The Biodiversity Institute of the State Academy of Sciences surveyed and estimated the diversity of waterfowl species in over ten wetlands in the coastal areas of the East Sea of Korea last March in the spring migration period.
The field survey was conducted on the waterfowl species that make stopovers in the spring migration period and their resources in the Rason Migratory Bird (Wetland) Reserve, one of the wetlands of international importance (Ramsar Site), the Kumya Migratory Bird (Wetland) Reserve belonging to the EAAF Network Site, the Orangchon, Kwangpho, Lake Tongjong and other migratory bird (wetland) reserves of national importance, the area around Ryongje Bay in Chongjin of North Hamgyong Province, the area around the estuary of the Pukchong River in Pukchong County of South Hamgyong Province, Lake Sijung in Thongchon County of Kangwon Province and its shore, etc.
During the survey, nearly 100,000 birds of over 100 species were registered. Among them some 95,000 water birds of more than 60 species were estimated to have made stopovers.
Observed in the period were such globally-endangered species as red-crowned crane (EN), far-eastern curlew (EN), lesser white-fronted goose (VU), white-naped crane (VU), Common pochard, old-squaw (VU), horned grebe (VU), saunder’s gull (VU) and Steller’s sea eagle (VU).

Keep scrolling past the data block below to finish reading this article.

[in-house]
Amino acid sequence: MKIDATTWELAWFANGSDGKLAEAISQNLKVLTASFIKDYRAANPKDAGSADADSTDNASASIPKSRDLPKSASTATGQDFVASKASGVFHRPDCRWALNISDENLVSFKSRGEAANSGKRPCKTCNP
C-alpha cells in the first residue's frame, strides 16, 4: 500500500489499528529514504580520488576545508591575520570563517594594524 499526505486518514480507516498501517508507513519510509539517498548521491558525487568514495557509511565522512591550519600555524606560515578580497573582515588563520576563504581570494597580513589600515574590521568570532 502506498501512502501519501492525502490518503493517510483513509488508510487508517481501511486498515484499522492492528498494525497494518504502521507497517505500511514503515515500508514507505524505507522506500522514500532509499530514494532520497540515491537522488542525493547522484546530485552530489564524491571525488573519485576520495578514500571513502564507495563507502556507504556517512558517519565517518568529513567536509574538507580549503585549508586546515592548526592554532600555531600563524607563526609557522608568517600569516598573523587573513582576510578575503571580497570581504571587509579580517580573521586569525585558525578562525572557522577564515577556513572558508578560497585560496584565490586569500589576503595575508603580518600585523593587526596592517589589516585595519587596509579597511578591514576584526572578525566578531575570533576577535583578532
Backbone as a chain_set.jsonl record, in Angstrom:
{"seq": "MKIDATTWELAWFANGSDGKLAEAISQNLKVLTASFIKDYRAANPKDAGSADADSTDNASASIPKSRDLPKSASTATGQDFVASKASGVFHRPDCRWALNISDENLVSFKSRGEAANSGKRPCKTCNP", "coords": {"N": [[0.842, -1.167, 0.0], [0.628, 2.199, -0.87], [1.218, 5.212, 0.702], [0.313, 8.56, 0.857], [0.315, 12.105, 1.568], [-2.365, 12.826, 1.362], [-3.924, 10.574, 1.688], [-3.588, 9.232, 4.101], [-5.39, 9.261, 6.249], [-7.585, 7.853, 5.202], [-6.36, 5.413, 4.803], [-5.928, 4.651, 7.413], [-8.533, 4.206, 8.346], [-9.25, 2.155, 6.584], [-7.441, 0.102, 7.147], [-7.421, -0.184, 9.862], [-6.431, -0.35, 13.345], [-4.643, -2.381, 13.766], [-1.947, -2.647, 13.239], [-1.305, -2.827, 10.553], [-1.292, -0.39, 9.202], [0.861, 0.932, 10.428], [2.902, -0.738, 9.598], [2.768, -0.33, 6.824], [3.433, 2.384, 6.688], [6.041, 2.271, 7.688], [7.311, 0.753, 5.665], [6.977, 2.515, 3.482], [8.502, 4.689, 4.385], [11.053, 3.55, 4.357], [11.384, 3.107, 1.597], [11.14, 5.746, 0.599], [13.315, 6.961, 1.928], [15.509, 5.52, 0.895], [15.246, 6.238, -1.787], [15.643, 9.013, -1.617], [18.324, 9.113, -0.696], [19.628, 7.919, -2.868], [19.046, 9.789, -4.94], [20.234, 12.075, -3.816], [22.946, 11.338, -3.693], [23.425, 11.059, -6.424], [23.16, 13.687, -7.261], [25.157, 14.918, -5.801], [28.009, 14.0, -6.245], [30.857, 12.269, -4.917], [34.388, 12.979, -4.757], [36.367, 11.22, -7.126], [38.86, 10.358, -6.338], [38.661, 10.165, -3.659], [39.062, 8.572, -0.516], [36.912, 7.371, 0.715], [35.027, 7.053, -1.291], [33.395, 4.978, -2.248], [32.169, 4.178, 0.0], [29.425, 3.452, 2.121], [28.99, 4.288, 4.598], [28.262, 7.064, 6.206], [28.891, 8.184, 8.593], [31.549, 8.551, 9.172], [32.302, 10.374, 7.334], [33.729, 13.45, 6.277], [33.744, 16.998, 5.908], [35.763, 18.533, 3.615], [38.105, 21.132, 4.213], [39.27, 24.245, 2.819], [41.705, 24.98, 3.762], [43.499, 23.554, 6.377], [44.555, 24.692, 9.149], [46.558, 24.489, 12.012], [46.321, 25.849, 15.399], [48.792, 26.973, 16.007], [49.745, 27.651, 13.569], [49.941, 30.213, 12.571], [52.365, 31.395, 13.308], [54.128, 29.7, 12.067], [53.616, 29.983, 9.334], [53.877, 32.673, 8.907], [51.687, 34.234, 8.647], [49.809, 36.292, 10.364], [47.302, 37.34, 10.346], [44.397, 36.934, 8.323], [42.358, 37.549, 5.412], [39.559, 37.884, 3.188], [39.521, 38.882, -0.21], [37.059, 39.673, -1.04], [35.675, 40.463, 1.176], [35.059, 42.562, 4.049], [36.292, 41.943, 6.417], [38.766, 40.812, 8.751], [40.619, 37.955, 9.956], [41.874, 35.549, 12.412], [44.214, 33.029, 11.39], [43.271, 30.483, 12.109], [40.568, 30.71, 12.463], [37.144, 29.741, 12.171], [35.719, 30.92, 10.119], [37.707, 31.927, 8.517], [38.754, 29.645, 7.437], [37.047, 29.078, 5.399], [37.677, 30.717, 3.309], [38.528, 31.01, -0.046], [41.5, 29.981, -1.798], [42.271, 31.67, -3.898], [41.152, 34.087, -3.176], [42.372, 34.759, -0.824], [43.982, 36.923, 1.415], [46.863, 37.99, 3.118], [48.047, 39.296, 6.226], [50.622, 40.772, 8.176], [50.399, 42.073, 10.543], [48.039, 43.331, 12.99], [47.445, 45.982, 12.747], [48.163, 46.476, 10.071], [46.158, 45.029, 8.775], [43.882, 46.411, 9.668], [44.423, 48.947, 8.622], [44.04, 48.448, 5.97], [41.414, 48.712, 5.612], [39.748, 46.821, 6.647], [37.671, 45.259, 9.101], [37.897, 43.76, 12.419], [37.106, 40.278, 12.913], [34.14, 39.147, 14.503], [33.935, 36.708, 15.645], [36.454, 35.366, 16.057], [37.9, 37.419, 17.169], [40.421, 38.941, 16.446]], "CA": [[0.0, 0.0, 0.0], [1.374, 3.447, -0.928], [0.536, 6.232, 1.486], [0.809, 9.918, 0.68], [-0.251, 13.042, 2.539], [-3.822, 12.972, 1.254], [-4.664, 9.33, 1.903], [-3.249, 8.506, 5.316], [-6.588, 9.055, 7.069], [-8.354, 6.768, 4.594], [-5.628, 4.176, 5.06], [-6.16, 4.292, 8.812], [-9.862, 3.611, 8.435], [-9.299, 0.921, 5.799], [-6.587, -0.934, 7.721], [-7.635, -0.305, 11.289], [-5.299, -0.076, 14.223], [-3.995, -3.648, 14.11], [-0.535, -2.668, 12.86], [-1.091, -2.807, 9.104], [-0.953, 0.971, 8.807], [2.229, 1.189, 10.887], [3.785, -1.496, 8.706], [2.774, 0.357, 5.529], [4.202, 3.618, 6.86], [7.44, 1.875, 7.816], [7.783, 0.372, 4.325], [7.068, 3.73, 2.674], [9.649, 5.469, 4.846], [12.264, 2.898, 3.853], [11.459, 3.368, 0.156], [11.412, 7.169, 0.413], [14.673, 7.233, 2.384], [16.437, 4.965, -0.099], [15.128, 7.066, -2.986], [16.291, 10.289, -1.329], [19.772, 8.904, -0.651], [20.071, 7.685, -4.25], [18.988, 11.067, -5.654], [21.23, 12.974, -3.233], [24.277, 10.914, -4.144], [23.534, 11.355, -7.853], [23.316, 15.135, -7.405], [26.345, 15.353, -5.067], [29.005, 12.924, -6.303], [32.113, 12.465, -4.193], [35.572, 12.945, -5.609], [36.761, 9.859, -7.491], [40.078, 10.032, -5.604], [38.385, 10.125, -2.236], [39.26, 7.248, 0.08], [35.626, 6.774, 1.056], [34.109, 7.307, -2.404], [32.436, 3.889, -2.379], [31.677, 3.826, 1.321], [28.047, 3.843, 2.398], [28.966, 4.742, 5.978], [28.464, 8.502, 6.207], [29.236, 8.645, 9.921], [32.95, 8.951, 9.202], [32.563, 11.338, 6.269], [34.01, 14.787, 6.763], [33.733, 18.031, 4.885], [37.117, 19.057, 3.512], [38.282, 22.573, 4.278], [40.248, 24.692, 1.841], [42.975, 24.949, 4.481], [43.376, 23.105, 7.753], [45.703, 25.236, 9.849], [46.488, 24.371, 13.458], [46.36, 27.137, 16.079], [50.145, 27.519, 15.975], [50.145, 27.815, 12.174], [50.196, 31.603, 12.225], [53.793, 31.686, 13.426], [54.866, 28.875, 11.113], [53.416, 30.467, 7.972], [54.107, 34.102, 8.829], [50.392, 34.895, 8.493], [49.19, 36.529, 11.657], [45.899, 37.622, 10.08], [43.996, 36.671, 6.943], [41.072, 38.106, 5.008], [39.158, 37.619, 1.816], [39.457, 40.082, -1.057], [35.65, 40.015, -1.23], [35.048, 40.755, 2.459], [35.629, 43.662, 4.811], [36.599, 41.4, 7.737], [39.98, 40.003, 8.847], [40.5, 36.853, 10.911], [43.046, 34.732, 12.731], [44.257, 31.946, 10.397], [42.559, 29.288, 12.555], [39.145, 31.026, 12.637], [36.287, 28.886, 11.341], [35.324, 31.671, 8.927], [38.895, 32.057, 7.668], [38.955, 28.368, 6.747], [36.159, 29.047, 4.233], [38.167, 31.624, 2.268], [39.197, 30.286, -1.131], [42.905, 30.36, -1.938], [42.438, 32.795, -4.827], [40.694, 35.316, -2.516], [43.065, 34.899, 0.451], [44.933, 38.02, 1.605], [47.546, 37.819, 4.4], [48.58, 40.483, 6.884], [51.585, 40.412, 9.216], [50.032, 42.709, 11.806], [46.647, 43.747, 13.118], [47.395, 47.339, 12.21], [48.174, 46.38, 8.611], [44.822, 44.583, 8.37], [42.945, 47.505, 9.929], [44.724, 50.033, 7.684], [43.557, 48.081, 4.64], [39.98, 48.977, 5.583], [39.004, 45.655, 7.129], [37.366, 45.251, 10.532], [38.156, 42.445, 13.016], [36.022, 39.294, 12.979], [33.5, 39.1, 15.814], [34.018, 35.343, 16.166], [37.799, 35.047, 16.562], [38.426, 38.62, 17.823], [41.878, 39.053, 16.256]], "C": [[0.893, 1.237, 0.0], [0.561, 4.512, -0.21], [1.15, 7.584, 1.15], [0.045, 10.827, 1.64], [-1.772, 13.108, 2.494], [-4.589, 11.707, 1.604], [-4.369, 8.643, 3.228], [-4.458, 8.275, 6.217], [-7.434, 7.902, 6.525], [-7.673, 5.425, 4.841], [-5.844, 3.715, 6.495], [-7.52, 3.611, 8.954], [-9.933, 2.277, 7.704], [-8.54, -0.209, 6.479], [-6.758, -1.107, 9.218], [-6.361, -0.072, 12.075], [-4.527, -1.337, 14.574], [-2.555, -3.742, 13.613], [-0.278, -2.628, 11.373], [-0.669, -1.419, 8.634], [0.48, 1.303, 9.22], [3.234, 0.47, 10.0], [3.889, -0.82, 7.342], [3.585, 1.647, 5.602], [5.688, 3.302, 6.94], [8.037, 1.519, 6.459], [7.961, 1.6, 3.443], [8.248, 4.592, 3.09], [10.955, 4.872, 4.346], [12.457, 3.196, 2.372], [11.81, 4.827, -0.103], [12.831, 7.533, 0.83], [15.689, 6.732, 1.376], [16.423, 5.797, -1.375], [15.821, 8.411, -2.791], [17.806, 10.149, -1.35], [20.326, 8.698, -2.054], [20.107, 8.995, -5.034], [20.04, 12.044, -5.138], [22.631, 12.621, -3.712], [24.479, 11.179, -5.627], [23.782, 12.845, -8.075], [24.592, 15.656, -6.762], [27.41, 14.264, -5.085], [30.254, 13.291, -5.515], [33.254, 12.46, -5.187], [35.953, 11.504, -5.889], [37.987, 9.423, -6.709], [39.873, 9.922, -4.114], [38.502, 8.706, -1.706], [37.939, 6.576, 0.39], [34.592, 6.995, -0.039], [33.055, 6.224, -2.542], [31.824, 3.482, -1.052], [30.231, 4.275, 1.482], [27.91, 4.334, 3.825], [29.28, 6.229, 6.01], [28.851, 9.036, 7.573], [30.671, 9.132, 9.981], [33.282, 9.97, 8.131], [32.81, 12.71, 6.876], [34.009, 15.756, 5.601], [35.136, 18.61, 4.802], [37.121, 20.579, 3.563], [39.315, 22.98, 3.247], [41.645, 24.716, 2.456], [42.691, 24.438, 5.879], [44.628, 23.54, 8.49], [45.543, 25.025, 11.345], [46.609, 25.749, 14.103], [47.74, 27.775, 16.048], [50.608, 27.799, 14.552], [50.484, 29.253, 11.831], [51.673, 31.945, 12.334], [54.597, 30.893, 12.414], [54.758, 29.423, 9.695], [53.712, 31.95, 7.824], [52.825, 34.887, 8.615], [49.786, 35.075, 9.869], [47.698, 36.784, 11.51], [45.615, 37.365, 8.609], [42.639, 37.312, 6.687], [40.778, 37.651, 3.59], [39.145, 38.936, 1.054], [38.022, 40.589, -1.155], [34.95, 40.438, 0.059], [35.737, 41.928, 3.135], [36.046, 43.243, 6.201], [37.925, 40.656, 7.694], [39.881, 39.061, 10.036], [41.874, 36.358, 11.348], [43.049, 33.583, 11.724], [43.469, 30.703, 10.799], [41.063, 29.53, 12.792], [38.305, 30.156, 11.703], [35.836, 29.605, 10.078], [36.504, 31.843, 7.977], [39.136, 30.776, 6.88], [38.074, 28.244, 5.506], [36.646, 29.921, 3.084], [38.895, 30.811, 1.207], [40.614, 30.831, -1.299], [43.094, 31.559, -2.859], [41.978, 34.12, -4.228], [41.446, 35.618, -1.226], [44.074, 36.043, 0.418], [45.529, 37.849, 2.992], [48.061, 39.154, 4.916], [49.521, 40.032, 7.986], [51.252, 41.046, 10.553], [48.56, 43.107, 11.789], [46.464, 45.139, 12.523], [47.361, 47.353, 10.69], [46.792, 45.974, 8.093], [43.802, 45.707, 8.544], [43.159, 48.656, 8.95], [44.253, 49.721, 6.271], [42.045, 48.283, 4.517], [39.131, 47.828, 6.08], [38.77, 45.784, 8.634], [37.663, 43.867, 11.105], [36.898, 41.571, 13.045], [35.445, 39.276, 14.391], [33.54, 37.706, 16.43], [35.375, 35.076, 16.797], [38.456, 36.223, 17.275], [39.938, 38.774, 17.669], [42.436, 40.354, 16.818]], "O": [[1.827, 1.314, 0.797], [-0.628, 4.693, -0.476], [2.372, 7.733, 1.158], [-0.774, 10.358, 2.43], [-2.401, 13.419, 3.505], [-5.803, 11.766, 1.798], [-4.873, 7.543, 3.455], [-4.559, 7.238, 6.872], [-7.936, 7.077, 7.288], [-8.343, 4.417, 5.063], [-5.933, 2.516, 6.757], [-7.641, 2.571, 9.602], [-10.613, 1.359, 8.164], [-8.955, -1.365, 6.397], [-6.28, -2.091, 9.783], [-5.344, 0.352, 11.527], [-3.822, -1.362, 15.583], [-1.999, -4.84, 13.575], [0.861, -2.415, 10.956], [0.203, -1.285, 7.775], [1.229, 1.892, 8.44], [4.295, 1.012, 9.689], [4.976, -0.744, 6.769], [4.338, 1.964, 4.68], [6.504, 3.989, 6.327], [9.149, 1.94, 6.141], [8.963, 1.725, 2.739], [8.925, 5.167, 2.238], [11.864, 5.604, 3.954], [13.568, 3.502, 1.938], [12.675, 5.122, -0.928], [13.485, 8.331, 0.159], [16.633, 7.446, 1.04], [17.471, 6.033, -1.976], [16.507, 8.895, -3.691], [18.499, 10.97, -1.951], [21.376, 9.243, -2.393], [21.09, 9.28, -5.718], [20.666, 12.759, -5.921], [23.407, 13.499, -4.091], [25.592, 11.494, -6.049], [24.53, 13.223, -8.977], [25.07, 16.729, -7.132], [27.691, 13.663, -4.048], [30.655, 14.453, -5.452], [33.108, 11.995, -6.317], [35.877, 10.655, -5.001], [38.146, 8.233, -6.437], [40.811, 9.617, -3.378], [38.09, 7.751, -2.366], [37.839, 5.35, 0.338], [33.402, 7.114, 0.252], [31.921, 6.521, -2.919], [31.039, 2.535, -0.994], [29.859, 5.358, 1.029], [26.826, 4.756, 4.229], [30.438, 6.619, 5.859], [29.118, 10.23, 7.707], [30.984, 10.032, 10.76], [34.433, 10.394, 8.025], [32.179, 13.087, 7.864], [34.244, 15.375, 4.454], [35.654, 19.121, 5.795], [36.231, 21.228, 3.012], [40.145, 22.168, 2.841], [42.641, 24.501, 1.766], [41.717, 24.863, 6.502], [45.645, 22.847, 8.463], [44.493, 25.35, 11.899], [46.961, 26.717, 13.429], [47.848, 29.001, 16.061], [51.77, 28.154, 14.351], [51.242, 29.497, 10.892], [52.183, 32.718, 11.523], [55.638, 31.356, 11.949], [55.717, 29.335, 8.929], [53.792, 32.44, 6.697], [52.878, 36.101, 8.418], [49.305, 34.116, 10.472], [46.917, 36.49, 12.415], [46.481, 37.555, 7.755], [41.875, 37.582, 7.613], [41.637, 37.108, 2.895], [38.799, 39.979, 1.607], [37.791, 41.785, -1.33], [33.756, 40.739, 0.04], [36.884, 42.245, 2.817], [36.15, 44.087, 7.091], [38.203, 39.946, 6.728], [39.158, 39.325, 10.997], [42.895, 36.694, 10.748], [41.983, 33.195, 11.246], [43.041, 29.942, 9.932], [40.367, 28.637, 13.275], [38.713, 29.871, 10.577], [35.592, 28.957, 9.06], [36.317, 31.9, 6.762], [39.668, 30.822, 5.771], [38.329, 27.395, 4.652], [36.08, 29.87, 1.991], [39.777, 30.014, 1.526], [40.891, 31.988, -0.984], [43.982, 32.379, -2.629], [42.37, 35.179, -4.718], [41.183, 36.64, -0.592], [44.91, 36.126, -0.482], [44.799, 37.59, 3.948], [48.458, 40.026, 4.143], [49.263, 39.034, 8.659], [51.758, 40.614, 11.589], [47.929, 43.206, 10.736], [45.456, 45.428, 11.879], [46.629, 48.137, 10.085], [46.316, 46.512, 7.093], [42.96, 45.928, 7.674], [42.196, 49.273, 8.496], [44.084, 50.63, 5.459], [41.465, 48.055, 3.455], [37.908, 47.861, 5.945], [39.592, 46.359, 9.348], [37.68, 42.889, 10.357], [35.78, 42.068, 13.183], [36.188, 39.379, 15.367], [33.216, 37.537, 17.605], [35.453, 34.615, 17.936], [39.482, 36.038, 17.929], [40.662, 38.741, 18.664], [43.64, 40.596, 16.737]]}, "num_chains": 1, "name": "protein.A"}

Besides, a couple of ferruginous ducks was observed for the first time in the country at the estuary of the Pukchong River, and the recently-observed russet sparrows were registered once again on the shore of Lake Sijung.
Meanwhile, red-crowned crane, mute swan and Eurasian wigeon accounting for more than 1 percent of the population in the East Asian region were registered in the Rason Migratory Bird (Wetland) Reserve, bean goose and greater white-fronted goose in the Orangchon Migratory Bird (Wetland) Reserve and great crested grebe in the Kumya Migratory Bird (Wetland) Reserve.
According to researchers, all the wetlands were rich in species diversity of migratory birds having stopovers during the survey and, especially, the wetlands in the east coastal areas perform important functions in the migration of waterfowl such as wild goose, swan, duck and crane.